Joseph Charles Francis Rock (1884–1962) was, among many things, an explorer. He traveled in Asia from 1920 until 1949 collecting plants for various institutions including the U.S. Department of Agriculture, the National Geographic Society and The Arnold Arboretum. Charles Sargent hired Rock to explore China and Tibet for the Arboretum with the assignment to collect and photograph rare specimen and search for hardier forms of certain species. On the 1924-27 exploration, Rock traveled throughout much of China including along the Yellow River, Yangtze River, the Amne Machin mountain ranges and the Koki Nor Lake in Tibet.
While traveling into the Kansu Providence in northwestern China, Rock came upon the Tibetan principality of Choni. Choni was a prosperous monastic community with hundreds of monks and families set in a mountainous, fertile land. The principality was ruled by a Chinese-acculturated hereditary prince of Tibetan ancestry, Yang Chi-Ching (or T’u-ssu). While there was some uncertainty to the origins of Choni, Prince Yang was said to represent the twenty-second generation of rulers going back to 1404.
A welcomed guest of Prince Yang, Rock made the lamasery of Choni his headquarters for the next two years staying in the Prince’s compound and taking part in many of the daily activities. Rock wrote extensive journal entries, taking note of the thriving, active monastic community, the many ornate temples, large library and busy residents. Rock even published an article for National Geographic titled, “Life among the Lamas of Choni” in 1928 that describes Choni’s culture, customs and the religious festivals and ceremonies that took place during his stay. He took hundreds of photographs of the landscape and people of Choni, allowing an inside look to a culture that today, nearly 100 years later, has nearly disappeared.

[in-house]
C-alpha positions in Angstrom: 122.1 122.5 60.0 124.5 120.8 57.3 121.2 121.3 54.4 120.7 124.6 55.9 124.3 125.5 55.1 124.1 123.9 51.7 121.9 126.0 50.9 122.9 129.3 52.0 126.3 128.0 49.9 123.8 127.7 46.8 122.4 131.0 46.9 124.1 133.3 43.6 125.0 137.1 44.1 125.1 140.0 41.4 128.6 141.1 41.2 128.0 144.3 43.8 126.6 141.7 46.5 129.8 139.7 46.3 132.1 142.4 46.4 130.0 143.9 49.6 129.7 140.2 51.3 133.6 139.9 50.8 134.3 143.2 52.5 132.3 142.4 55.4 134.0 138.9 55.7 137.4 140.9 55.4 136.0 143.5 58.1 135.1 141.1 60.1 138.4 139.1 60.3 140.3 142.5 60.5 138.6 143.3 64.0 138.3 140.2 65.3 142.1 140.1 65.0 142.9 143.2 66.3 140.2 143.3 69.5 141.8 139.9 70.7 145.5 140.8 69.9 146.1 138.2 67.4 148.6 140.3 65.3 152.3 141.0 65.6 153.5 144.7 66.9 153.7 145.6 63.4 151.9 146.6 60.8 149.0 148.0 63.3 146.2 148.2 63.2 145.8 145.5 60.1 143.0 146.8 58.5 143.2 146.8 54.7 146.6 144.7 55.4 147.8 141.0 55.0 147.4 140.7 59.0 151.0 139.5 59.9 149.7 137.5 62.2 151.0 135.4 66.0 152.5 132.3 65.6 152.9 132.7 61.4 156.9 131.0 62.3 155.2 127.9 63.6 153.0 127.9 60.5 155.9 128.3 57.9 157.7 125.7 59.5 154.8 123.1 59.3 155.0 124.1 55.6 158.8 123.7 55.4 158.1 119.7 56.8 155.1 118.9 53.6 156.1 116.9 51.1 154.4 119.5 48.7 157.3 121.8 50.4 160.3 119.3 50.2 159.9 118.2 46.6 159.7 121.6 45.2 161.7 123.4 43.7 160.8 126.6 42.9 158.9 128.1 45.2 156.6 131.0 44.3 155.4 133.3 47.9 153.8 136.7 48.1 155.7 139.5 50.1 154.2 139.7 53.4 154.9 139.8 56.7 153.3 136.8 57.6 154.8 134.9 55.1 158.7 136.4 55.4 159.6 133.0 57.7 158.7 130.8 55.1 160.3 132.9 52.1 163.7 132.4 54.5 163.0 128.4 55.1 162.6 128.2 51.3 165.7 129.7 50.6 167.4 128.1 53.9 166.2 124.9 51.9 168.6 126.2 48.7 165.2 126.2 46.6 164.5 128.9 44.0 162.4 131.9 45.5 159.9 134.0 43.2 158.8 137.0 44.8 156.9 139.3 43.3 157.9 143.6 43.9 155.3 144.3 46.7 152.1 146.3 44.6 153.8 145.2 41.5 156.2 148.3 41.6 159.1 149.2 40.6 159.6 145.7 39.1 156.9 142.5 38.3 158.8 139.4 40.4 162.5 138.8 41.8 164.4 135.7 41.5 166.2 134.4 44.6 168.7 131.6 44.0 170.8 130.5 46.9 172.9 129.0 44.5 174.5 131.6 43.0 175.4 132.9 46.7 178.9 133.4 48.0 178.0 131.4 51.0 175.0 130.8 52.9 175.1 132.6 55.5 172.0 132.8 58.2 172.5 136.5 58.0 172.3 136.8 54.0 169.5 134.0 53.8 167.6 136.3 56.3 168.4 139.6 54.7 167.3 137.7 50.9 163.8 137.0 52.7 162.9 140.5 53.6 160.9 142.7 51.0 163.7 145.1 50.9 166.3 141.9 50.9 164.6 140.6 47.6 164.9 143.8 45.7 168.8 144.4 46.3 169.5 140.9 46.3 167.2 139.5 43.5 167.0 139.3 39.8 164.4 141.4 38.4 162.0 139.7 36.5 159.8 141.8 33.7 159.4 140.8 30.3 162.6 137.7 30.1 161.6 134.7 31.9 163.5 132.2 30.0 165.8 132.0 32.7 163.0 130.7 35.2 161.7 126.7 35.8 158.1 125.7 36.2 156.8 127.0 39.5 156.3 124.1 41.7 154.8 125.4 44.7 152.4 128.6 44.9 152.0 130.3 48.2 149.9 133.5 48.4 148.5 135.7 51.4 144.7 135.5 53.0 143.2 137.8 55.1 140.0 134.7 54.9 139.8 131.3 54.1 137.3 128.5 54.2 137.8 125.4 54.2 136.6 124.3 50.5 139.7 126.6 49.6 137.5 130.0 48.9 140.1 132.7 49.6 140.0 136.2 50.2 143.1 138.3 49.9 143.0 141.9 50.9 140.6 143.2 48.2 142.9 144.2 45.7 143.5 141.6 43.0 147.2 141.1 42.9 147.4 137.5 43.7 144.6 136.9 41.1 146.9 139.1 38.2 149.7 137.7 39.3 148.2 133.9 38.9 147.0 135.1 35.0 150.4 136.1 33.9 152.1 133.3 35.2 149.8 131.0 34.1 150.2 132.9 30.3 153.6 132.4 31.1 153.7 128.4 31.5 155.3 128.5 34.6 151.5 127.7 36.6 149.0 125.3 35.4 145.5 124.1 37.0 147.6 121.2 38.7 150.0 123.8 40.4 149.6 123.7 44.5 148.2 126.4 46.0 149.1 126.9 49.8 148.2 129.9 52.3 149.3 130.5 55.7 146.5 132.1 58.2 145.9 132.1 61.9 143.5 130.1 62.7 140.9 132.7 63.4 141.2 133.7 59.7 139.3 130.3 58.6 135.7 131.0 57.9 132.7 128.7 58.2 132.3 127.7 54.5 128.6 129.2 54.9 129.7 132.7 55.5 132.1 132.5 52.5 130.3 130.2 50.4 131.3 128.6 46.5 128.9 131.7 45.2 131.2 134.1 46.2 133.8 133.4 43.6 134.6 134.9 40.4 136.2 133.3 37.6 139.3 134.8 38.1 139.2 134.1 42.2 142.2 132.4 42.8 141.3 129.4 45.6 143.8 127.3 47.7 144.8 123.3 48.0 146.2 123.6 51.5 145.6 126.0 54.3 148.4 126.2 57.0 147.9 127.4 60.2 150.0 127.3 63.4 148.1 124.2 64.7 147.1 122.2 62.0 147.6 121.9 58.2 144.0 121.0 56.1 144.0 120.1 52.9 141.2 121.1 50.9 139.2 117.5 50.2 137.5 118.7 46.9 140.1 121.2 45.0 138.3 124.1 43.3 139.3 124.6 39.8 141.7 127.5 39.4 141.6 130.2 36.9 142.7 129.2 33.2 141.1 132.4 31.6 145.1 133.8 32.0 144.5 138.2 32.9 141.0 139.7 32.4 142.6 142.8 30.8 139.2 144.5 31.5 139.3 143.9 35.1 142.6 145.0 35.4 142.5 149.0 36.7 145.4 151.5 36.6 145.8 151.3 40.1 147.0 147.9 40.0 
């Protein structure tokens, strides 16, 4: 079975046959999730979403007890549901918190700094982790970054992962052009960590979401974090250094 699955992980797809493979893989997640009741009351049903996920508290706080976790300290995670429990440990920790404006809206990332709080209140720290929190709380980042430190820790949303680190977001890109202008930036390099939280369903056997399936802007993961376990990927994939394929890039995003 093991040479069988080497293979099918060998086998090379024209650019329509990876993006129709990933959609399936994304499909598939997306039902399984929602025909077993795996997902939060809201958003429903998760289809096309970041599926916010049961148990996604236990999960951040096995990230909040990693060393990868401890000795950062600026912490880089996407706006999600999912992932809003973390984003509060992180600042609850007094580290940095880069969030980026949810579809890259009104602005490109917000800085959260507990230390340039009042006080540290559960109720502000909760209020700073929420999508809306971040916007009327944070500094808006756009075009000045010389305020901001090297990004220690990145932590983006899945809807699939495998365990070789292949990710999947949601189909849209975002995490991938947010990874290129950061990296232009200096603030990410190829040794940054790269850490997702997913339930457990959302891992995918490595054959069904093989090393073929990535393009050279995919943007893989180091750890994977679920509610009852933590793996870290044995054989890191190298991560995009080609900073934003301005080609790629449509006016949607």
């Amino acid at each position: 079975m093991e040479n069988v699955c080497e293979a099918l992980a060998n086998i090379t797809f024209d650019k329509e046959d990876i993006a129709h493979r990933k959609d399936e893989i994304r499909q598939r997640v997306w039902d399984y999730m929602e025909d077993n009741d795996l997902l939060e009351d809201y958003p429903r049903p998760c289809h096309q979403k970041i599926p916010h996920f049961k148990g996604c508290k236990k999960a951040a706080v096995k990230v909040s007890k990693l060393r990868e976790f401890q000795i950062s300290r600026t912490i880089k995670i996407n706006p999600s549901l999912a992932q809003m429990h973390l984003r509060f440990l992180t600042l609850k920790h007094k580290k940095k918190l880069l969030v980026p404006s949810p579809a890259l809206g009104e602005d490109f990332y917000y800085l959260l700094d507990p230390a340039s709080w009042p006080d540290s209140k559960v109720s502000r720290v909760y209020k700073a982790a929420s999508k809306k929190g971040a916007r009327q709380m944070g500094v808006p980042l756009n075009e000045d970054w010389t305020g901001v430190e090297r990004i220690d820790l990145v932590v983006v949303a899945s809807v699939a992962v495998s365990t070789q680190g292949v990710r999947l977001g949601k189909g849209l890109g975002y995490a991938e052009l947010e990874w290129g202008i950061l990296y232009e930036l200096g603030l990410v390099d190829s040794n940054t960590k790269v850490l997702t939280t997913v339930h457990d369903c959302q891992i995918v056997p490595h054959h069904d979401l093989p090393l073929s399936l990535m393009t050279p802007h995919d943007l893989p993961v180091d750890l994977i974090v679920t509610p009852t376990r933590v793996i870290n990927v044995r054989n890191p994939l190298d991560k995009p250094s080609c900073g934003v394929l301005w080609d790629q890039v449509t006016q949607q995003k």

Rock’s adventures in Choni and the photographs he took there is the subject of a small exhibit in our visitor center now on view. The Arnold Arboretum Archive has a collection of items from Rock’s life that examine his life as a botanist, anthropologist, linguist and explorer. We are thrilled to digitize and print a few of these archival materials to showcase this fascinating principality for our visitors.
—Stephanie Turnbull, Library Assistant